Historian Wright’s third novel (Henderson's Spear, 2002, etc.) finds a young Inca boy swept into Francisco Pizarro’s 16th-century conquest of Peru.
A single impulsive act gets young Waman tangled with history: after an argument, he leaves his domineering father and boards a ship, also deserting a blooming romance with his cousin Tika. Fate intervenes when his ship is raided by Spanish pirates led by Pizarro, returning to Europe following an unsuccessful attempt to find the Inca stronghold. Once he fights off smallpox and narrowly survives the trip, Waman is forced to become Pizarro’s translator. Pizarro takes his grand designs to the king and queen of Spain, who allow him to launch a conquest of Peru. At first the two sides seem unevenly matched, as the culturally evolved Incas ridicule the Spaniards for their primitive manners, Christian beliefs, and hunger for gold. Yet the Inca Empire is already coming undone when its leadership is usurped by Atawallpa, whose hubris will bring consequences; and the story traces the bloody path to Pizarro’s first decisive victory. Waman’s service as a Spanish soldier and prisoner calls his loyalties and identity into question as the story leads to his long-desired reunion with Tika.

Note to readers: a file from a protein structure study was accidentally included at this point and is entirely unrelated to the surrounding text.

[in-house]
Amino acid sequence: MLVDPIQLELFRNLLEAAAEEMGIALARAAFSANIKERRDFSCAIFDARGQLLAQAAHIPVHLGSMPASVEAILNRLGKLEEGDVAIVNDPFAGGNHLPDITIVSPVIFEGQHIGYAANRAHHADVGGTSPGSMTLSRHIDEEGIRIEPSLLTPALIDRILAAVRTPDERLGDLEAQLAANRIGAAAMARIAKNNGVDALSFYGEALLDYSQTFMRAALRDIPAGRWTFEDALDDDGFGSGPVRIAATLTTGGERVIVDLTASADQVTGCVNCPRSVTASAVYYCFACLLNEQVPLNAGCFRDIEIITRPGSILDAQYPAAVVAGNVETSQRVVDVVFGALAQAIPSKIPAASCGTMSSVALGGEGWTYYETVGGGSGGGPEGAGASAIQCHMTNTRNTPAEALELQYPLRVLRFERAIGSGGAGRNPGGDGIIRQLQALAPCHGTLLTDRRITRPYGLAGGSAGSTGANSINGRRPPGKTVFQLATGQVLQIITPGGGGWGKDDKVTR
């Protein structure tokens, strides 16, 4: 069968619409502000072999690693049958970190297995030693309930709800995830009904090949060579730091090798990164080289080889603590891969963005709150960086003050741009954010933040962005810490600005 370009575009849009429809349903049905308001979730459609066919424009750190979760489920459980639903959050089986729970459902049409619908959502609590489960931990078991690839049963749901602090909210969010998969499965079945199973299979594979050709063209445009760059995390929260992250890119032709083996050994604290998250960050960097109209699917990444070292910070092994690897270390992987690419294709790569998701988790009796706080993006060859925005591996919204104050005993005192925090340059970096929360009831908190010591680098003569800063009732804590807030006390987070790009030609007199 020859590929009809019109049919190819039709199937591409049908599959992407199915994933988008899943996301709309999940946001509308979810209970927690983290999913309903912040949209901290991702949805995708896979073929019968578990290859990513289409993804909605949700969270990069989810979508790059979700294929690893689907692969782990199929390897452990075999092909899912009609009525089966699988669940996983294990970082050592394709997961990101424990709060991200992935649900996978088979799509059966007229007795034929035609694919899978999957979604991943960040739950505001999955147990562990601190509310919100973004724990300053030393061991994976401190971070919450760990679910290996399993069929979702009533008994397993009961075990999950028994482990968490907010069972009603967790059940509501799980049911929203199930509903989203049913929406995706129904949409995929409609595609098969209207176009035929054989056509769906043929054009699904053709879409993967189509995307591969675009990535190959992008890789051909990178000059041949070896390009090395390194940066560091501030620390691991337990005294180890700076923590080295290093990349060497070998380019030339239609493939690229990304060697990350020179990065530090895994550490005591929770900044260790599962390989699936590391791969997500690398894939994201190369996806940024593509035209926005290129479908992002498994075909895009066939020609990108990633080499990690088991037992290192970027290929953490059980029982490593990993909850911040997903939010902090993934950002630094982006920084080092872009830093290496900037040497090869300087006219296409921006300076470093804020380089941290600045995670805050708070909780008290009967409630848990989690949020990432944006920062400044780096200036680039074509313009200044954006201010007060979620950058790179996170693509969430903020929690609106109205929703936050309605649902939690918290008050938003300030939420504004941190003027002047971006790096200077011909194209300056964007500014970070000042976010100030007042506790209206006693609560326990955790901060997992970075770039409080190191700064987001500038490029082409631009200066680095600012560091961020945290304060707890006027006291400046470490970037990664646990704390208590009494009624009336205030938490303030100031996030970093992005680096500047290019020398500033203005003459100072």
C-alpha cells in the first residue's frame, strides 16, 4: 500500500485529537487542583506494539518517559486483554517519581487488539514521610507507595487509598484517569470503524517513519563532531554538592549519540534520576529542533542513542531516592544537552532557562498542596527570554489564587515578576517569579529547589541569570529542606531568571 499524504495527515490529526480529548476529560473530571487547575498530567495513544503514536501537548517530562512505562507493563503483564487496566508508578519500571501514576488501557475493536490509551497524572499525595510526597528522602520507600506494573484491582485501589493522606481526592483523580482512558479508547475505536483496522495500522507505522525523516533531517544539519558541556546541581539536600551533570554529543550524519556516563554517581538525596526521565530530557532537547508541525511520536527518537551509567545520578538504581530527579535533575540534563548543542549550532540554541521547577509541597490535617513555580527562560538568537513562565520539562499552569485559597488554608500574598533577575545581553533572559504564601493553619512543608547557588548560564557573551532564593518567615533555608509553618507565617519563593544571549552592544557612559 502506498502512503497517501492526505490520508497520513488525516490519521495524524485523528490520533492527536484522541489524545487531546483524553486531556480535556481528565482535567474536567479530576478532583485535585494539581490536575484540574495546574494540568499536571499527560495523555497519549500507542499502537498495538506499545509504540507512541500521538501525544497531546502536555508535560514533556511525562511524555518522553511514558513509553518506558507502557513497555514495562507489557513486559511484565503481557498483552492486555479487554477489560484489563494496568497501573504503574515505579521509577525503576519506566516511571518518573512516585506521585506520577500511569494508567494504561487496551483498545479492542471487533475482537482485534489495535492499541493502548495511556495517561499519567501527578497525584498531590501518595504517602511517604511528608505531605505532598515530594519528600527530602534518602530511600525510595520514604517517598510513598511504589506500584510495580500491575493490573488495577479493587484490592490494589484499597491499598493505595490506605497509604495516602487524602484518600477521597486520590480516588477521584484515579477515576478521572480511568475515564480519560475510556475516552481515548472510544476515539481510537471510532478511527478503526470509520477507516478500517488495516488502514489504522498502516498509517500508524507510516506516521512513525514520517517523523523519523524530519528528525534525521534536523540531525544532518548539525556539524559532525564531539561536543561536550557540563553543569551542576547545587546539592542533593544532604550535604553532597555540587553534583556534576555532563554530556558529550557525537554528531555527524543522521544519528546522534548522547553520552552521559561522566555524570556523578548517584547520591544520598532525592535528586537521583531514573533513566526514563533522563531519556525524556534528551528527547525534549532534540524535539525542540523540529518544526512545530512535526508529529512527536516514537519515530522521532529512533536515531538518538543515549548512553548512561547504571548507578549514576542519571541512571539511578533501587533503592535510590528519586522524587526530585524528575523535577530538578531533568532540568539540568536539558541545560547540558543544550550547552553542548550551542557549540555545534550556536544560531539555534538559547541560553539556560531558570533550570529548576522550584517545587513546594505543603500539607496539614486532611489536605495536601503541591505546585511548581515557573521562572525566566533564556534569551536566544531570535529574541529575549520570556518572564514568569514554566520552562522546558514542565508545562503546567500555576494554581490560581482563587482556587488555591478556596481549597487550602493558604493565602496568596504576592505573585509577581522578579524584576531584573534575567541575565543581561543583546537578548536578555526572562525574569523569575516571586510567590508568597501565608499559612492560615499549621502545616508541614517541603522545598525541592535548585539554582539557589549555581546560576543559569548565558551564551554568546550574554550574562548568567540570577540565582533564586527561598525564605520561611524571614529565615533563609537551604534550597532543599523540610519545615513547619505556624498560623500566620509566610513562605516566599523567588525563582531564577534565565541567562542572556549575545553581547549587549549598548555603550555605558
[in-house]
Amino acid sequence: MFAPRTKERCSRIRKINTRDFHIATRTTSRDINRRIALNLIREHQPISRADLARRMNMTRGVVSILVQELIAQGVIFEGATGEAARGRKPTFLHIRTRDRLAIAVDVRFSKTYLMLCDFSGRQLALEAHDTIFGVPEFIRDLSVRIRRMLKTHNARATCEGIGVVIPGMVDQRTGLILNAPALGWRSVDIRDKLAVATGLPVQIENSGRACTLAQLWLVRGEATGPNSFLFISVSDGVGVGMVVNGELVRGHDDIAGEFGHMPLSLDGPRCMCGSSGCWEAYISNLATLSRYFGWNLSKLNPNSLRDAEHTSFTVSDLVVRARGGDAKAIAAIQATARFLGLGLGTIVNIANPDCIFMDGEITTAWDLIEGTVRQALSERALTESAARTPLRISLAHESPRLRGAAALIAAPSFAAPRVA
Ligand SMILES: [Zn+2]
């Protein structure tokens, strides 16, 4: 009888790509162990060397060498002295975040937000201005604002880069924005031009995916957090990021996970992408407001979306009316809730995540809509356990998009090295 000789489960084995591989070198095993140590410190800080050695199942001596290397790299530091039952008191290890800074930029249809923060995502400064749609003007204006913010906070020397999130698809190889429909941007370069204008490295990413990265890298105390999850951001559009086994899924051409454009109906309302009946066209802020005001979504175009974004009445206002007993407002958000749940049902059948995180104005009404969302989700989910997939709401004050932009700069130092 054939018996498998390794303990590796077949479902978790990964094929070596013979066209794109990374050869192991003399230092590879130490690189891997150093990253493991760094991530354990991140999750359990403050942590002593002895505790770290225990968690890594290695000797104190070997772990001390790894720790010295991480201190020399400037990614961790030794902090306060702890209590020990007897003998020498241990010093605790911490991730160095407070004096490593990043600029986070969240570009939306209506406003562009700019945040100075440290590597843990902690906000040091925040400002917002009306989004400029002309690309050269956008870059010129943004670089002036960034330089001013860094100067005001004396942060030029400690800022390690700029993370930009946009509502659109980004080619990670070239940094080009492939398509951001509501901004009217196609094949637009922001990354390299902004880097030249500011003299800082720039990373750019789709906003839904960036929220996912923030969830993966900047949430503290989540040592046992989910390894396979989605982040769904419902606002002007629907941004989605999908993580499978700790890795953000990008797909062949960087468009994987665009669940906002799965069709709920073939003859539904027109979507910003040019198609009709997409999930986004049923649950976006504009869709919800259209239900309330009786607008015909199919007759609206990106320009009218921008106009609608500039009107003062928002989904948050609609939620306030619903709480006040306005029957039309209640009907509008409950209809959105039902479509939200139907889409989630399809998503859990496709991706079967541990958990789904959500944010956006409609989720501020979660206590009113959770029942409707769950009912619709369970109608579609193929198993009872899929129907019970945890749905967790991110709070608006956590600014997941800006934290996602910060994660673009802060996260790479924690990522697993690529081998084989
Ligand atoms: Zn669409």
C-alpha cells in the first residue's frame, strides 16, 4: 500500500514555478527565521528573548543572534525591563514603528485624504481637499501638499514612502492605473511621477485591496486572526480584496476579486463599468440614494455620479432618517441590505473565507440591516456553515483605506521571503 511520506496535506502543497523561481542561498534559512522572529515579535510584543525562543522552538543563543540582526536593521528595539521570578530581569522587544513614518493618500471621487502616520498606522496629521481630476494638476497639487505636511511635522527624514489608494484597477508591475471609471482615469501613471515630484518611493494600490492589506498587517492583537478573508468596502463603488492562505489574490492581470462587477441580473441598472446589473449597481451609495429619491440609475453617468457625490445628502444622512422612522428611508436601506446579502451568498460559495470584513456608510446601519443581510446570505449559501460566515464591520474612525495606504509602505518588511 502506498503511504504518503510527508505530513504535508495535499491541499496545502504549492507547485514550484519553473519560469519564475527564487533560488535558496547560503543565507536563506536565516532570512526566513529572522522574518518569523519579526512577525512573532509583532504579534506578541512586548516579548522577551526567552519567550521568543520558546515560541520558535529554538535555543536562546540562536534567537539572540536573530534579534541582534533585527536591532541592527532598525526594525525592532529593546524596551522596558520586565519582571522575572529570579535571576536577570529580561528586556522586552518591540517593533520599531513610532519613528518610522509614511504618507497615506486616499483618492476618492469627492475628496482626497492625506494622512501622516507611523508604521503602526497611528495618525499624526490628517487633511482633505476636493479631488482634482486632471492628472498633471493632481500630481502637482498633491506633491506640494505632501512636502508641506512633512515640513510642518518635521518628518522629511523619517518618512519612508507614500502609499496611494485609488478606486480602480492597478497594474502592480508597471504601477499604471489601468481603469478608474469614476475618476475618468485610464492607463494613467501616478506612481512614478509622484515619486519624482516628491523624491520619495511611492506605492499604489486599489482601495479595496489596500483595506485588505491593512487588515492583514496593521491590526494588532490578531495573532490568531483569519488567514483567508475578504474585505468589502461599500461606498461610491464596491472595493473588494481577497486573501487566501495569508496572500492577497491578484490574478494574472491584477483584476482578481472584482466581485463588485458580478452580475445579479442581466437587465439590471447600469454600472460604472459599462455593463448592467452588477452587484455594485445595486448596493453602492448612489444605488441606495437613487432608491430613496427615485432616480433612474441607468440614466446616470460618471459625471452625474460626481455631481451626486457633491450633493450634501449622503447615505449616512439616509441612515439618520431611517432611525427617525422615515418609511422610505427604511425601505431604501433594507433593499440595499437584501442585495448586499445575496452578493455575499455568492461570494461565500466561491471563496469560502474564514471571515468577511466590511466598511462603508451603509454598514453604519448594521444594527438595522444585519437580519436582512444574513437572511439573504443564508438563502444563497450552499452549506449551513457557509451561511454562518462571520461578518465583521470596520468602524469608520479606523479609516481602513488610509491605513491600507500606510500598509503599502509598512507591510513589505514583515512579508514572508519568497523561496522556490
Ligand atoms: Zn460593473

Wright’s narrative deftly juggles the elements of historical fiction, war story, and coming-of-age novel.